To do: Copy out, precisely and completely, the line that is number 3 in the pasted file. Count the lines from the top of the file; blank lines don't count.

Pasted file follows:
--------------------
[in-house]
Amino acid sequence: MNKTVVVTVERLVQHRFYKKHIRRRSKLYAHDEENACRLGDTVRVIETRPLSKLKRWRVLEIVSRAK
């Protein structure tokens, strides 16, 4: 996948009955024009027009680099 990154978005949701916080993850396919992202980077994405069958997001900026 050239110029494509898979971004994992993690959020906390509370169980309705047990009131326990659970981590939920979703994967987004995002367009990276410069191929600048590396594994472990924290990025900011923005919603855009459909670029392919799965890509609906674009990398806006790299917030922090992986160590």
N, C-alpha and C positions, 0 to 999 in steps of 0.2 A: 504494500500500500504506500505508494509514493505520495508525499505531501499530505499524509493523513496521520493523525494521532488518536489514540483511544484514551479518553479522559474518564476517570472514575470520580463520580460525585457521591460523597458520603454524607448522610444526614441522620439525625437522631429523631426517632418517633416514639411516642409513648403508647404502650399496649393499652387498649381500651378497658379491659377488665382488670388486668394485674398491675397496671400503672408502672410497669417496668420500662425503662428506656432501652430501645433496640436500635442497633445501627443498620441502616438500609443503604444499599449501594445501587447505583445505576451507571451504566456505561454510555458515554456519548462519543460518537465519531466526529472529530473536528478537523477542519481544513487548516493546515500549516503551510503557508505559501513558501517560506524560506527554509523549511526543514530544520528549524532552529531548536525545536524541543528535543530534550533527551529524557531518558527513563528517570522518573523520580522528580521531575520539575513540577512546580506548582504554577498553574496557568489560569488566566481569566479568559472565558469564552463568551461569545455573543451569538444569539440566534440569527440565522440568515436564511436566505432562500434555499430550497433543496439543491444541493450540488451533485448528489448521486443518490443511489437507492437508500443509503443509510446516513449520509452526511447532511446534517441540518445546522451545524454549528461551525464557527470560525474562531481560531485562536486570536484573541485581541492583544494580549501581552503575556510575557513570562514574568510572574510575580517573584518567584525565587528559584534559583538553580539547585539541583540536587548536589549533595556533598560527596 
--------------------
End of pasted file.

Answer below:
């Protein structure tokens, strides 16, 4: 996948009955024009027009680099 990154978005949701916080993850396919992202980077994405069958997001900026 050239110029494509898979971004994992993690959020906390509370169980309705047990009131326990659970981590939920979703994967987004995002367009990276410069191929600048590396594994472990924290990025900011923005919603855009459909670029392919799965890509609906674009990398806006790299917030922090992986160590």